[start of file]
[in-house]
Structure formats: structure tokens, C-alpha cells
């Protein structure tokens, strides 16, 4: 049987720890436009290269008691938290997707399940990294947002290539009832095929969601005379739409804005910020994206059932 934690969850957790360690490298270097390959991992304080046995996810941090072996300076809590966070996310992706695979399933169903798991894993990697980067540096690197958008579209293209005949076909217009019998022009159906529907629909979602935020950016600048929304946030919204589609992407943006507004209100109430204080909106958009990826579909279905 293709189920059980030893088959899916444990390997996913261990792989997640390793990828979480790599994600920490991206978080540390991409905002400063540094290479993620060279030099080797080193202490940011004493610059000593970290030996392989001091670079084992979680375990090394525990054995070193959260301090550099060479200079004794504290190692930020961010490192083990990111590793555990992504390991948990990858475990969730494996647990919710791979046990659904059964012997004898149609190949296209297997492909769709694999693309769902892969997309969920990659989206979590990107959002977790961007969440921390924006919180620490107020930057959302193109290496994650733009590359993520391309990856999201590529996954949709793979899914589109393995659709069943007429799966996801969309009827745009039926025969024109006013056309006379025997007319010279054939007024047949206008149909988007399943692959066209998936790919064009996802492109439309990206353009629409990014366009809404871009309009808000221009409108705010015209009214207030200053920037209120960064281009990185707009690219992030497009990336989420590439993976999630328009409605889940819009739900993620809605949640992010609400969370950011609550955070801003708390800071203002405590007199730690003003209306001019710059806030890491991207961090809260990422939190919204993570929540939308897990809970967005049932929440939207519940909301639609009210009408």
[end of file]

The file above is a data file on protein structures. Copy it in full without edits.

[in-house]
Structure formats: structure tokens, C-alpha cells
């Protein structure tokens, strides 16, 4: 049987720890436009290269008691938290997707399940990294947002290539009832095929969601005379739409804005910020994206059932 934690969850957790360690490298270097390959991992304080046995996810941090072996300076809590966070996310992706695979399933169903798991894993990697980067540096690197958008579209293209005949076909217009019998022009159906529907629909979602935020950016600048929304946030919204589609992407943006507004209100109430204080909106958009990826579909279905 293709189920059980030893088959899916444990390997996913261990792989997640390793990828979480790599994600920490991206978080540390991409905002400063540094290479993620060279030099080797080193202490940011004493610059000593970290030996392989001091670079084992979680375990090394525990054995070193959260301090550099060479200079004794504290190692930020961010490192083990990111590793555990992504390991948990990858475990969730494996647990919710791979046990659904059964012997004898149609190949296209297997492909769709694999693309769902892969997309969920990659989206979590990107959002977790961007969440921390924006919180620490107020930057959302193109290496994650733009590359993520391309990856999201590529996954949709793979899914589109393995659709069943007429799966996801969309009827745009039926025969024109006013056309006379025997007319010279054939007024047949206008149909988007399943692959066209998936790919064009996802492109439309990206353009629409990014366009809404871009309009808000221009409108705010015209009214207030200053920037209120960064281009990185707009690219992030497009990336989420590439993976999630328009409605889940819009739900993620809605949640992010609400969370950011609550955070801003708390800071203002405590007199730690003003209306001019710059806030890491991207961090809260990422939190919204993570929540939308897990809970967005049932929440939207519940909301639609009210009408």